Hot-dip galvanizing is the best way to protect steel against corrosion.
According to the general principle, the steel parts are coated with a layer of zinc by immersion in a molten zinc bath at ± 450 °C to protect them against corrosion.
Building on the research work of pioneers, including Luigi Galvani, the French engineer Stanislas Sorel invented the galvanized sheet as we know it in 1836. Even though galvanizing is not a new process, it retains a modern quality by its approach to building sustainability.
Galvanizing involves eight stages:
- Degreasing removes dirt and grease.
- The first rinse makes sure the subsequent baths are not contaminated.
- Pickling removes millscale and other oxides from the surface to be treated.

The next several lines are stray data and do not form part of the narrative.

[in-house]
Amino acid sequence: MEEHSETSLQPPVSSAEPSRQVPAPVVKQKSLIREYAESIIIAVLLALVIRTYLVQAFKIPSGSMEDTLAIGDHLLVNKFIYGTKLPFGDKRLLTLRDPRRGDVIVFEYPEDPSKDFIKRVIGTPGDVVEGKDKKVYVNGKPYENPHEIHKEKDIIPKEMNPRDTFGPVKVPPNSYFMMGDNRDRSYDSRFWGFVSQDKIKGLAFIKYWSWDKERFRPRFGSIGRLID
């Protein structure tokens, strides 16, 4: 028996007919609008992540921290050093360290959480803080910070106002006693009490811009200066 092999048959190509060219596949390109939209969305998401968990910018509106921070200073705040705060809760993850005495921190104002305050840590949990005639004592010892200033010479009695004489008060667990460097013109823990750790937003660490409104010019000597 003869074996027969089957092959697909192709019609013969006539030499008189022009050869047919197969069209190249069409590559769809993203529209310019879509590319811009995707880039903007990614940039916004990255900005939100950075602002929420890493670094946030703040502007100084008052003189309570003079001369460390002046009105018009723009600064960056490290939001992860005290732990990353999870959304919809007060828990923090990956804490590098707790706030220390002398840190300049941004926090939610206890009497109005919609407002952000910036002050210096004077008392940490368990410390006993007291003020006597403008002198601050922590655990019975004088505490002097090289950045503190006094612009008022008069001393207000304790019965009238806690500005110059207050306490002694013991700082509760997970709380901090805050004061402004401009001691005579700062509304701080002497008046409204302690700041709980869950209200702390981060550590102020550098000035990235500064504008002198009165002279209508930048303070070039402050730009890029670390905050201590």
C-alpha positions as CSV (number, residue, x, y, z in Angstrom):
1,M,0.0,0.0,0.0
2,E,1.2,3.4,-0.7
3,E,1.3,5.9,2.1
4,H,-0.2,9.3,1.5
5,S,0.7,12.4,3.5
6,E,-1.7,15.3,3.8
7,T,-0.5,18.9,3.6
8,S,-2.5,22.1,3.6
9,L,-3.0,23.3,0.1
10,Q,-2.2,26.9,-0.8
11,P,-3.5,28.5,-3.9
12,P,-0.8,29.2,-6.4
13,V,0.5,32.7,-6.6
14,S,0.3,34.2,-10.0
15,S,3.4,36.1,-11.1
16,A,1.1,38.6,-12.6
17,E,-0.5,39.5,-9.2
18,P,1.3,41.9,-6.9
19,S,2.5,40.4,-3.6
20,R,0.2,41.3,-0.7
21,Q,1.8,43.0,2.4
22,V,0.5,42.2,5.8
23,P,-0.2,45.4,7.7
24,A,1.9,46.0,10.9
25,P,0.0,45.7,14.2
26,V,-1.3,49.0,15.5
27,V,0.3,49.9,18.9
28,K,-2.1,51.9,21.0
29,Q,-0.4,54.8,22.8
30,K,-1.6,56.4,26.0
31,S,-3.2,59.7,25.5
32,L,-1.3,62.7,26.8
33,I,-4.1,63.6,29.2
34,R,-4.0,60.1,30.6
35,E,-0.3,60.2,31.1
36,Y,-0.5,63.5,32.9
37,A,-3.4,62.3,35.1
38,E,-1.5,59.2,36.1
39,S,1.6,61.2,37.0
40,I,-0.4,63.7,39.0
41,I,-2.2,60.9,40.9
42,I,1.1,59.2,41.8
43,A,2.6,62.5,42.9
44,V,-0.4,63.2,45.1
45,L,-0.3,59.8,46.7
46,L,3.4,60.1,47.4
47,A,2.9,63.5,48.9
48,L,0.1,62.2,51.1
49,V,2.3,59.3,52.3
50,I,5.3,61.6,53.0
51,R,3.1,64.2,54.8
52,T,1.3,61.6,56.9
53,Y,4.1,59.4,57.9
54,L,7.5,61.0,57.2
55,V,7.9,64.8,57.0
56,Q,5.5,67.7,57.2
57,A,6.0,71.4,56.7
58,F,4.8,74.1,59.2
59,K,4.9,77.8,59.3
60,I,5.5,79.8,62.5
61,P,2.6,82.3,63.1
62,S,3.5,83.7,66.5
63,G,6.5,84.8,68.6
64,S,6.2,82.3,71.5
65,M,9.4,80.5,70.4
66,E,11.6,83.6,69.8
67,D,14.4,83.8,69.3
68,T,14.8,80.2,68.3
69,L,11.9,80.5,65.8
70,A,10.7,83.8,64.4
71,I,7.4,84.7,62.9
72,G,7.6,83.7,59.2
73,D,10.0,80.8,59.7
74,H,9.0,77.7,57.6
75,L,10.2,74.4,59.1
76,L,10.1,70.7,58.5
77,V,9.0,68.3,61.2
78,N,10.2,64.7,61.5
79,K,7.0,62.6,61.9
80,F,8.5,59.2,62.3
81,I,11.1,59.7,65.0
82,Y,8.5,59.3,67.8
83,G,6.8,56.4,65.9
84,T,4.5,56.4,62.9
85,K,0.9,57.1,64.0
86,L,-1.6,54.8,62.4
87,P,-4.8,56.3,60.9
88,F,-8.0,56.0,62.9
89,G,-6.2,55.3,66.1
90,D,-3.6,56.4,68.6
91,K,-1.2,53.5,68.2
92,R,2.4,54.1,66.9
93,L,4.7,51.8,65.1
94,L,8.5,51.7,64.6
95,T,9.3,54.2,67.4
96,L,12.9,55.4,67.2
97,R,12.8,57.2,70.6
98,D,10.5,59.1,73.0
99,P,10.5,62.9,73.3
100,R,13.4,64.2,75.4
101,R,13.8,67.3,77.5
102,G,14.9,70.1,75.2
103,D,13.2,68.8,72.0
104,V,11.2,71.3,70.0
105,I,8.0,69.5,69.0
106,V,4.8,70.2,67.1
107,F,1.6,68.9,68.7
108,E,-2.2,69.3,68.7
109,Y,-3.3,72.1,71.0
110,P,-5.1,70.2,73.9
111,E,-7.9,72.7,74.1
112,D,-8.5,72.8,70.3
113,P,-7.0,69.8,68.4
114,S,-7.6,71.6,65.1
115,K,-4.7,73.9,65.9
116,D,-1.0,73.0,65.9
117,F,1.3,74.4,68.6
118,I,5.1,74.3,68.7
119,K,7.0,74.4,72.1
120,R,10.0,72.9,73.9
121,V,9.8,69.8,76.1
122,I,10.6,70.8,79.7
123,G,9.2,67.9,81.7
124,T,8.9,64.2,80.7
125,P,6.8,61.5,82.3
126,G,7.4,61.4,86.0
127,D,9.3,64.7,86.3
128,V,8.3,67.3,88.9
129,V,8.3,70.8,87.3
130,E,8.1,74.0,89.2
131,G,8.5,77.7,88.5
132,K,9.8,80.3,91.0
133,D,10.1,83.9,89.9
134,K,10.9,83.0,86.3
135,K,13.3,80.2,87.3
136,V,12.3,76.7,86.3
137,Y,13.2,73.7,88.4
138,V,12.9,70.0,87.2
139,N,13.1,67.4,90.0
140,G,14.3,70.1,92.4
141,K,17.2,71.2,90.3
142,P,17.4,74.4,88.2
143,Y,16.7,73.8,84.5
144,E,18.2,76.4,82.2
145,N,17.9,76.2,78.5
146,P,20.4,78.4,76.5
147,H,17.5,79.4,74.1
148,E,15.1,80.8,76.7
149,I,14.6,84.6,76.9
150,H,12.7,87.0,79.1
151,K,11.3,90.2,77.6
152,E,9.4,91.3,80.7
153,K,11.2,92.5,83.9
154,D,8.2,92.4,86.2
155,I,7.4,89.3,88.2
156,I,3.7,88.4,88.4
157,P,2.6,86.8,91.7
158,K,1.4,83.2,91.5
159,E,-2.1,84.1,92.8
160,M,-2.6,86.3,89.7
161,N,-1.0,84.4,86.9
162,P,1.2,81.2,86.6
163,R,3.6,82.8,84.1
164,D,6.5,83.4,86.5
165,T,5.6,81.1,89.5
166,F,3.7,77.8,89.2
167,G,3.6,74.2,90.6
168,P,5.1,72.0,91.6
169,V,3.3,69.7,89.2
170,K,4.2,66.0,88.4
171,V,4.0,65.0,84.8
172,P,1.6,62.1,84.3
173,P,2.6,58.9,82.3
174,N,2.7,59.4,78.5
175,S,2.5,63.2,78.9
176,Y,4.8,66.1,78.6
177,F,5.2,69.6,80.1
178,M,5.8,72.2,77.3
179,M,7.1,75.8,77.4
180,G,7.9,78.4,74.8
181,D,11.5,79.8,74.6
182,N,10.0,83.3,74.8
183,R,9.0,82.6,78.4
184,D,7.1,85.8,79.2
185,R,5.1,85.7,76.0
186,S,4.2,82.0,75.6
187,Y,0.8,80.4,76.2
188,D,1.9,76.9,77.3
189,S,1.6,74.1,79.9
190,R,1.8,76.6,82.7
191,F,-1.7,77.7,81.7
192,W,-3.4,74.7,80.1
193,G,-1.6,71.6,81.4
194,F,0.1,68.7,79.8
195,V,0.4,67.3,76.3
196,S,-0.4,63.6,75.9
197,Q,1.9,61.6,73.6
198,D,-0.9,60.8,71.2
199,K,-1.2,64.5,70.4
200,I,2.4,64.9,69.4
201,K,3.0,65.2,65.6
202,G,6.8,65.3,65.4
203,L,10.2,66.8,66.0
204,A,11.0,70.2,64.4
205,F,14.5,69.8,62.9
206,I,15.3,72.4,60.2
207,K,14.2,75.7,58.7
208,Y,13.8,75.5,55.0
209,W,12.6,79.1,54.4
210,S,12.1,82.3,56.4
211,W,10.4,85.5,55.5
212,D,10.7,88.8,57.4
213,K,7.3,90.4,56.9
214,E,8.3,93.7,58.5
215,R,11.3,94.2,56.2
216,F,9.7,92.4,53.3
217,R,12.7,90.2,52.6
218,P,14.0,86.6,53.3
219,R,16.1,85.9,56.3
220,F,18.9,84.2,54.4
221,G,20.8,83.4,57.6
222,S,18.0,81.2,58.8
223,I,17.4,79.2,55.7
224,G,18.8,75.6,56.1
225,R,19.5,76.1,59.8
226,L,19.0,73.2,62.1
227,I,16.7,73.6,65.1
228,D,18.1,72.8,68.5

- The second rinse has the same purpose as the first.
- Fluxing prevents re-oxidation of the steel prior to immersion into the zinc bath.
- Drying prevents zinc splashing during immersion.
- Actual galvanizing, during which the workpieces are dipped into a molten zinc bath at 450 °C.
- Controlled cooling.
As a result, hot-dip galvanizing provides unparalleled protective coating, excellent adhesion, impermeability and mechanical strength.
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